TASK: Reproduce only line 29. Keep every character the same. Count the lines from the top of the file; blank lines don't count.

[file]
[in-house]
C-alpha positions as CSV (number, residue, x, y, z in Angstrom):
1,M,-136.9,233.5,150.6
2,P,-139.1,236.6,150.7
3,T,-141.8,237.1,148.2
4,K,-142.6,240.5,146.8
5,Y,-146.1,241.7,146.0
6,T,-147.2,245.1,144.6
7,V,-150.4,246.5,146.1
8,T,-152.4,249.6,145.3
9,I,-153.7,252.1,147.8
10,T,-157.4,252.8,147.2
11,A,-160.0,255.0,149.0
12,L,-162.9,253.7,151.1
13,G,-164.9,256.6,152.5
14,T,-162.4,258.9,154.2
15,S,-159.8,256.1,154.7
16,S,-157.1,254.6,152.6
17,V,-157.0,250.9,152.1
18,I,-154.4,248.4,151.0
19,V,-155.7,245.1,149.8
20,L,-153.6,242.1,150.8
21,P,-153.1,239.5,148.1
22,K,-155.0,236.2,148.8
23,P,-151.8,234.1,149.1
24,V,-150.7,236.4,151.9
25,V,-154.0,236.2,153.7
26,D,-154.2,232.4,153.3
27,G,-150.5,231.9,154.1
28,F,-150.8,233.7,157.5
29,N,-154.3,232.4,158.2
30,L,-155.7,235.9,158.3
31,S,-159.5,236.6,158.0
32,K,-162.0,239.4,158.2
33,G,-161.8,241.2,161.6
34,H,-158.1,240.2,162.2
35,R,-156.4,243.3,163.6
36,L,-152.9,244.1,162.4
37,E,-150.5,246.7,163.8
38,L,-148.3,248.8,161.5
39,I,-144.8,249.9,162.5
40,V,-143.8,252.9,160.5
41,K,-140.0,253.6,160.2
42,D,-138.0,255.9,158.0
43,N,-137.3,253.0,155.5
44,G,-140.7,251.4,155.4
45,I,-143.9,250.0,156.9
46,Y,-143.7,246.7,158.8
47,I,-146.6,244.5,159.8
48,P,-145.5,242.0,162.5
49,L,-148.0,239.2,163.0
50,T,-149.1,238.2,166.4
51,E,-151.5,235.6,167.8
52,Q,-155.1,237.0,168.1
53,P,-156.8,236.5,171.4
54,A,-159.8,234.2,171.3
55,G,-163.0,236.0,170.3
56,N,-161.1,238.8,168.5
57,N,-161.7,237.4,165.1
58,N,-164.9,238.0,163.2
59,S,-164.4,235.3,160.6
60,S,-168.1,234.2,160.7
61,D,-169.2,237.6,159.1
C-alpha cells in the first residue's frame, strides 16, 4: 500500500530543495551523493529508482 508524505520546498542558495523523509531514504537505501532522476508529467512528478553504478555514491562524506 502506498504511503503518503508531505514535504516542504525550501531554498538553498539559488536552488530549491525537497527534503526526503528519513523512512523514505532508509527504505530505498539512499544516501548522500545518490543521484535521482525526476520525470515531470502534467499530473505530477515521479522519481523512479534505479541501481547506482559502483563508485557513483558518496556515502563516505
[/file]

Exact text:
27,G,-150.5,231.9,154.1